Thillai Nataraja Temple Tamilnadu Full Details

Thillai Nataraja Temple Tamilnadu Full Details


Thillai Nataraja Temple, Chidambaram or Chidambaram temple is a Hindu temple dedicated to Lord Shiva located in the town of Chidambaram, East-Central Tamil Nadu, South India.

Thillai Nataraja Temple Tamilnadu Full Details

Thillai Nataraja Temple, Chidambaram or Chidambaram temple is a Hindu temple dedicated to Lord Shiva located in the town of Chidambaram, East-Central Tamil Nadu, South India. The temple is known as the foremost of all temples (Kovil) to Saivites and has influenced worship, architecture, sculpture and performance art for over two millennium.

A major shrine of Lord Shiva worship since the classical period, there have been several renovations and offerings to Chidambaram by the Pallava, Chola, Pandya, Vijayanagara and Chera royals in the ancient and pre-medieval periods. The temple as it stands now is mainly of the 12th and 13th centuries, with later additions in similar style.

The presiding deity of the temple is Lord Shiva. The temple has inspired the famous Nataraj form of the Lord, as a cosmic dancer, one that has now become notably famous in Hinduism. Two other forms of Lord Shiva are represented in the temple, as a lingam – the most common representation of Lord Shiva in temples, and as the aether space classical element, represented with empty space and a garland of fifty one hanging golden vilvam leaves.

The sculptures of Chidambaram inspired the postures of Bharatha Natyam.

Chidambaram is one of the five Pancha Bootha Sthalams, the holiest Shiva temples each representing one of the five classical elements; Chidambaram represents akasha (aether).

Thillai Nataraja Temple Legend:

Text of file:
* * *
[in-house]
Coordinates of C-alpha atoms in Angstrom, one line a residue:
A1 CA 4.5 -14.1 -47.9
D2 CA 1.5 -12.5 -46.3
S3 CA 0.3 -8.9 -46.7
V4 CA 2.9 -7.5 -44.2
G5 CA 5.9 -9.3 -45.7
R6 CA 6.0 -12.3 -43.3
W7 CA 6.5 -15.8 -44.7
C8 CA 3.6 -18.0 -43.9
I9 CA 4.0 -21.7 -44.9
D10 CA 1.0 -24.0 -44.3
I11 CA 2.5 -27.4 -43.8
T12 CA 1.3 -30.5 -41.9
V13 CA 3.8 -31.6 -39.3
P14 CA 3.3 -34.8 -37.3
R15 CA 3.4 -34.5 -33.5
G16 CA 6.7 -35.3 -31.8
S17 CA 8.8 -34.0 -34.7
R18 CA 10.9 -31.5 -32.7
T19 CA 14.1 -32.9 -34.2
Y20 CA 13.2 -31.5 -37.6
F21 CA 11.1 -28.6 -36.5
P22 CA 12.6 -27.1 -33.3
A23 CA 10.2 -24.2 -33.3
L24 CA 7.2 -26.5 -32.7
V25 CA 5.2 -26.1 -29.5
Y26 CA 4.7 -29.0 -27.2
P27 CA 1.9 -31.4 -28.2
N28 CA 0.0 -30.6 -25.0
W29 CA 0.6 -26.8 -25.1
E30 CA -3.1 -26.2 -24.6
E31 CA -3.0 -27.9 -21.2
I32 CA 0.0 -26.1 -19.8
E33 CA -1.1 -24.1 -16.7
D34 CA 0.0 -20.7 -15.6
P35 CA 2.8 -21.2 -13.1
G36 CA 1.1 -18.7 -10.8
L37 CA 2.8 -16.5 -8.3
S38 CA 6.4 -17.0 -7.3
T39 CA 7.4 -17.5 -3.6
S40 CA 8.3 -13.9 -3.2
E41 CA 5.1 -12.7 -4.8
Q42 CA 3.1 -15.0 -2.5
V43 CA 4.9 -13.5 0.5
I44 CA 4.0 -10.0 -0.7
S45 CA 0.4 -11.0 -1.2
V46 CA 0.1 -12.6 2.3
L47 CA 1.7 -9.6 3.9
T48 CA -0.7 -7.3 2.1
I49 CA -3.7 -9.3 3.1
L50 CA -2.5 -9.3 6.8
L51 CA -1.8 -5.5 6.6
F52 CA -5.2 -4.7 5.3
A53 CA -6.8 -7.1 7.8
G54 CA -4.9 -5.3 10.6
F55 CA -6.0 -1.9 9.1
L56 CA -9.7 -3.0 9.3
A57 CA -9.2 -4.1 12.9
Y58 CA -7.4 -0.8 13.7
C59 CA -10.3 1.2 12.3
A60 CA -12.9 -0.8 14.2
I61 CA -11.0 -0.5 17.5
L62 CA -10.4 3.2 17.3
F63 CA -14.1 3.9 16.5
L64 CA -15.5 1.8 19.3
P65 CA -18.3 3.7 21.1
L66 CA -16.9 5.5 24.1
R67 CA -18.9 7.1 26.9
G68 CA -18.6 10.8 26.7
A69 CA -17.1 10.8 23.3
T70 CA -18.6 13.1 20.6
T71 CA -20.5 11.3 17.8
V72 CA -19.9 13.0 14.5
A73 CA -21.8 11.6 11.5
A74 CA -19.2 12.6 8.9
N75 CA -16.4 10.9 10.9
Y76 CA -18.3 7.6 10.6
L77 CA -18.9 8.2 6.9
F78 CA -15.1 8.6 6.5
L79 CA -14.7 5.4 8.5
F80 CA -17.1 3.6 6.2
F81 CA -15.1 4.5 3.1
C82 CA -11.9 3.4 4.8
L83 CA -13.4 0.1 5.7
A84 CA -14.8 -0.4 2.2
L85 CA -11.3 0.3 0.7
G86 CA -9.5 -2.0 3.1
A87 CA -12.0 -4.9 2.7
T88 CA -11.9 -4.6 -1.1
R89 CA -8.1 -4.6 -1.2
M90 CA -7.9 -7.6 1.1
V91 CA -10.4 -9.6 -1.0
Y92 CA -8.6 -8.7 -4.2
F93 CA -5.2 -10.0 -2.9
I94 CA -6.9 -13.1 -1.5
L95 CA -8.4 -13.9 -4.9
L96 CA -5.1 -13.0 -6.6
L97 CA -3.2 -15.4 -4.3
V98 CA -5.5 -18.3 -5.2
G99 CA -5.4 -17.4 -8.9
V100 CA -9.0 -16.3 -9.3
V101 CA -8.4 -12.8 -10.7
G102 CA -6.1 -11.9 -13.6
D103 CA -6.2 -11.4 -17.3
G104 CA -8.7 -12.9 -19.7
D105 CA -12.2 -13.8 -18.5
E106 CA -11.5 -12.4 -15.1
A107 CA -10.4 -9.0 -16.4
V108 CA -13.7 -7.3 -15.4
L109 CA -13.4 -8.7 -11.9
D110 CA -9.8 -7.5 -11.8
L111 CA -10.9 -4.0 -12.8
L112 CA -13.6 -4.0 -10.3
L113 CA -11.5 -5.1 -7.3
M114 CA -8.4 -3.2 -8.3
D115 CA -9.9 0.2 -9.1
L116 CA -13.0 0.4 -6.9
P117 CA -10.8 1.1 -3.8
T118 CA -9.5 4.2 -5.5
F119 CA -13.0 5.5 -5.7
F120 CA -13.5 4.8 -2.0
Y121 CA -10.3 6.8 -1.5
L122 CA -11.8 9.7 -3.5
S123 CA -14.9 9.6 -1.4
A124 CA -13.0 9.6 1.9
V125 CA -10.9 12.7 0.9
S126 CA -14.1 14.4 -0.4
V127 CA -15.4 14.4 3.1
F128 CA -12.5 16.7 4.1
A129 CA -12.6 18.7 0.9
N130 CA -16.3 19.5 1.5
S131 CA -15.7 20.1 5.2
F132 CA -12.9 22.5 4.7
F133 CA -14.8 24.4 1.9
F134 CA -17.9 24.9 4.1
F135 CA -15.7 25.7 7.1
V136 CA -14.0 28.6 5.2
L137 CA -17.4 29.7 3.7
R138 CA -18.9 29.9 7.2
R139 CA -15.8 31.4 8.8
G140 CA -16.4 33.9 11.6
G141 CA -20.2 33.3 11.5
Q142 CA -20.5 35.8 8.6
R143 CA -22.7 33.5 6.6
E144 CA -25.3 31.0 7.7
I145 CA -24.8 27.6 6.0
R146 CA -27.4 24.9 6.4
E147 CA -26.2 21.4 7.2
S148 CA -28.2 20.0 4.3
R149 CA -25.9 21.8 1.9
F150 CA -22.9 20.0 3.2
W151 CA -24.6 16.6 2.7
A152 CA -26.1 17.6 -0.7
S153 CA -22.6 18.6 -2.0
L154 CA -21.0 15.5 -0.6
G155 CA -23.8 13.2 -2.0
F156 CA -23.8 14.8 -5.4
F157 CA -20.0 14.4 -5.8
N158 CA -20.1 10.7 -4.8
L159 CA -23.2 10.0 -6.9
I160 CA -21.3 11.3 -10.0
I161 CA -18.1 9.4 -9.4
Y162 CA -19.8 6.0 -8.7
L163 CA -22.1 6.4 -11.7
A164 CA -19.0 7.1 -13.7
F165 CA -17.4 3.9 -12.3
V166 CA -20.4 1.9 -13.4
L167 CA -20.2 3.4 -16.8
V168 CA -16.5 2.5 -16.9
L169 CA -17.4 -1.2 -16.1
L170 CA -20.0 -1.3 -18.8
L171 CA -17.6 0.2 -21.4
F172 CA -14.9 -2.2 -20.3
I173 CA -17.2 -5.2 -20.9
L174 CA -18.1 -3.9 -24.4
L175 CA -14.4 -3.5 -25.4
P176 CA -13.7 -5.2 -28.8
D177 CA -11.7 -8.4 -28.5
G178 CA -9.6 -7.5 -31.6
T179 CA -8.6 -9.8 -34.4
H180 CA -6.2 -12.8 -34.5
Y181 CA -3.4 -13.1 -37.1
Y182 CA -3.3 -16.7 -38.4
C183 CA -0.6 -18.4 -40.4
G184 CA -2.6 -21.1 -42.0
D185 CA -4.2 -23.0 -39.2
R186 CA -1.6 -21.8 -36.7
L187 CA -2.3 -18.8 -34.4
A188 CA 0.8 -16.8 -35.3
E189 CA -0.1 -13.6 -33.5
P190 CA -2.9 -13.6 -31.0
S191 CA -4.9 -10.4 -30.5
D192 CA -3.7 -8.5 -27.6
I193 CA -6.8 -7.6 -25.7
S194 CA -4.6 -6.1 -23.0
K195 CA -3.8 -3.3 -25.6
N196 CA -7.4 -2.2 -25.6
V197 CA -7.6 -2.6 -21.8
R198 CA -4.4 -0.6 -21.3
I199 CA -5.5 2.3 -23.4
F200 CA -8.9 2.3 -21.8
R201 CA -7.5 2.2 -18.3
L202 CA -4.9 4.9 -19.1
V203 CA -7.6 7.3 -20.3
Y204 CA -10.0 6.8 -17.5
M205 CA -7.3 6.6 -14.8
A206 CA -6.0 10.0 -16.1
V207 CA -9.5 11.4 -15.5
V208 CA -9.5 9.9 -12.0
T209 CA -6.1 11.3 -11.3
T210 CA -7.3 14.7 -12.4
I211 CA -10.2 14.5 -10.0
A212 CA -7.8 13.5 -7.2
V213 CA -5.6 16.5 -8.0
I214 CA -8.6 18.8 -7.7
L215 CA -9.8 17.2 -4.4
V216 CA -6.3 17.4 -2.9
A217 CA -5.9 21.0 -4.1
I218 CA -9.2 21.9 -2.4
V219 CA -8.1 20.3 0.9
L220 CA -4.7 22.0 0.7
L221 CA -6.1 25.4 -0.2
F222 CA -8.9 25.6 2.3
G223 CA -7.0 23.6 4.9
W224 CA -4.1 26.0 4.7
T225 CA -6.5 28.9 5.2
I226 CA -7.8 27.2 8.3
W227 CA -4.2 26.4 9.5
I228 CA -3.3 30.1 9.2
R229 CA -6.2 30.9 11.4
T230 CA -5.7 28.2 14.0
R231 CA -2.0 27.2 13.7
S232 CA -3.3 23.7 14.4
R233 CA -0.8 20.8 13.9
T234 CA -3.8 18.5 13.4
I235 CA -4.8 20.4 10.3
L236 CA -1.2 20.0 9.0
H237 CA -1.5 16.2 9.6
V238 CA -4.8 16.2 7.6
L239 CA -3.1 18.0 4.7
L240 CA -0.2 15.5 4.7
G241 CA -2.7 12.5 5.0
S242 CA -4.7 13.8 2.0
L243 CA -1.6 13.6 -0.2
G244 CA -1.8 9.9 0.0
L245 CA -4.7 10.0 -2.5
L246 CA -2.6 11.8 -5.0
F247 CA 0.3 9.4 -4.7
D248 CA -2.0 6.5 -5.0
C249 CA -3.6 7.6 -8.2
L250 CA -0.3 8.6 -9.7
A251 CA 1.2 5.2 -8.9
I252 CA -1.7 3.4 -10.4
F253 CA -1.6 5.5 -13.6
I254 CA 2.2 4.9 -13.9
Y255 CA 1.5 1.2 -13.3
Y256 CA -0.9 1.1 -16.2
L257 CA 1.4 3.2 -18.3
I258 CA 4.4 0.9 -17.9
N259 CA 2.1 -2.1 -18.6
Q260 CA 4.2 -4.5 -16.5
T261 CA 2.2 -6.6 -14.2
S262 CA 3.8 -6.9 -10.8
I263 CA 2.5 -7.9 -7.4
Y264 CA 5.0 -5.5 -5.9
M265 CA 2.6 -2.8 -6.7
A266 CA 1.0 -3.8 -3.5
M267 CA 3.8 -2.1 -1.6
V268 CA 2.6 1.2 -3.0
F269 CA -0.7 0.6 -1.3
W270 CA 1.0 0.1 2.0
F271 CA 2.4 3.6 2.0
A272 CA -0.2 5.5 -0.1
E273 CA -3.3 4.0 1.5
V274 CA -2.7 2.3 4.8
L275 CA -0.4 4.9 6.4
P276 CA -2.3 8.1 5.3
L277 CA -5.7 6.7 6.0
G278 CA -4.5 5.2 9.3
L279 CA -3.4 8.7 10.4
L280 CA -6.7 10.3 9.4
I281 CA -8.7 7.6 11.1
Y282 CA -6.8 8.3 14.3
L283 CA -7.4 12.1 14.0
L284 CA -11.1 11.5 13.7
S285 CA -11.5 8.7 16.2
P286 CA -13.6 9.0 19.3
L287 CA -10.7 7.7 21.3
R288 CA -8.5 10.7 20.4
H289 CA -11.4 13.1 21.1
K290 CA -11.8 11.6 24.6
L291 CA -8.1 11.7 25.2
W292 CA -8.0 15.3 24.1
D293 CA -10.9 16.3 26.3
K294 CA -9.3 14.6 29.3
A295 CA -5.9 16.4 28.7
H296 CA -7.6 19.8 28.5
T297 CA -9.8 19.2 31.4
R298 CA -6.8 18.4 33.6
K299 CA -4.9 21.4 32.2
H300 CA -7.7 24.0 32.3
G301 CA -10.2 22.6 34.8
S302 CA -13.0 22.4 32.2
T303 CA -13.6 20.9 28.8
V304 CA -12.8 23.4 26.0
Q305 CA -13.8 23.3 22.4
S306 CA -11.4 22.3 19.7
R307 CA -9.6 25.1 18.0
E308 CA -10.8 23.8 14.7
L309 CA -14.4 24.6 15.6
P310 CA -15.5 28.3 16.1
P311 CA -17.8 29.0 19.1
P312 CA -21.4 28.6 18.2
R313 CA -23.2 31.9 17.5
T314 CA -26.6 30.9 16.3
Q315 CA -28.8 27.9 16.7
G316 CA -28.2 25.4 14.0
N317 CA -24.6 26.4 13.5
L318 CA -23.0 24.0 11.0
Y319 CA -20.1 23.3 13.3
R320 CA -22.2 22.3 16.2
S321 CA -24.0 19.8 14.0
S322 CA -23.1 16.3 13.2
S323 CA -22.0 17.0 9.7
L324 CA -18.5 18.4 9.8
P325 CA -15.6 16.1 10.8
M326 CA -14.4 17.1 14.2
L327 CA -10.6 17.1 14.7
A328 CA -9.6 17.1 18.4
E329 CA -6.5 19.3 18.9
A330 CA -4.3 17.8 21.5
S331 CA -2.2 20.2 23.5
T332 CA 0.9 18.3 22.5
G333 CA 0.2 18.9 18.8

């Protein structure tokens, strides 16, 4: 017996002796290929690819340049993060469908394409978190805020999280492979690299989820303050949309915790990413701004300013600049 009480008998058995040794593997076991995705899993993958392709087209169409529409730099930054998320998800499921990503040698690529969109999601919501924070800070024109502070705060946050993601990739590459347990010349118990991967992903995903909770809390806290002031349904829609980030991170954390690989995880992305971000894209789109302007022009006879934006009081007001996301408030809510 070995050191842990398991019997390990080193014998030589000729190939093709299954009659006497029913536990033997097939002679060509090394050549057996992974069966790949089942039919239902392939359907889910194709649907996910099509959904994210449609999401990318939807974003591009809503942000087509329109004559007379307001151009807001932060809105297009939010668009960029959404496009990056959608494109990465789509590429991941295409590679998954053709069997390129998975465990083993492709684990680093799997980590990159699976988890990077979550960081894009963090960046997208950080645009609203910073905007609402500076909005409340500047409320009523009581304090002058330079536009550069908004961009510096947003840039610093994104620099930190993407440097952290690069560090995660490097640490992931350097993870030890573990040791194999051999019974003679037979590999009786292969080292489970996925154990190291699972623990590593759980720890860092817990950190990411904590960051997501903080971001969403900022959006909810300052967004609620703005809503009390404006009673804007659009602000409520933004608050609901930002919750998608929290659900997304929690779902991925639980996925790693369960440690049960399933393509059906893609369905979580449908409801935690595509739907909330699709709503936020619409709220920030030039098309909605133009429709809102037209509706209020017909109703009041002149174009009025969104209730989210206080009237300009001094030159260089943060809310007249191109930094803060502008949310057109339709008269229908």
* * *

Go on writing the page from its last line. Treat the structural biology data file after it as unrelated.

According to legend, the Lord Shiva was strolling through the Thillai Vanam, when he saw a group of rishis. The sages believed in magic and believed that the gods could be controlled by magic and rituals. Lord Shiva walked through the forest, disguised as a Bhikshatana ( a mendicant seeking alms), followed by Vishnu disguised as Mohini, his consort. The sages and their wives were enchanted on seing the beautiful and brilliant mendicant and his consort. The sages were enraged on seing their wives enchanted. They sent a volley of snakes, conjured up with magic, on the mendicant. Lord Shiva just laughed and wrapped the serpents on his neck and waist. The sages proceeded to send a feiorce tiger towards the mendicant. Lord Shiva just killed the tiger and donned its skin around his waist. The sages then sent an elephant. This also, the Lord killed. The Sages then finally conjured up the demon, Muyalakan. The Lord simply smiled, stepped on the demons back and immobilized him. The Lord then performed the Anand Tandav on the demon’s back and revealed his true form. The sages bowed down the Lord and realised that the Lord was beyond magic and rituals.

Thillai Nataraja Temple Puja  Timings:-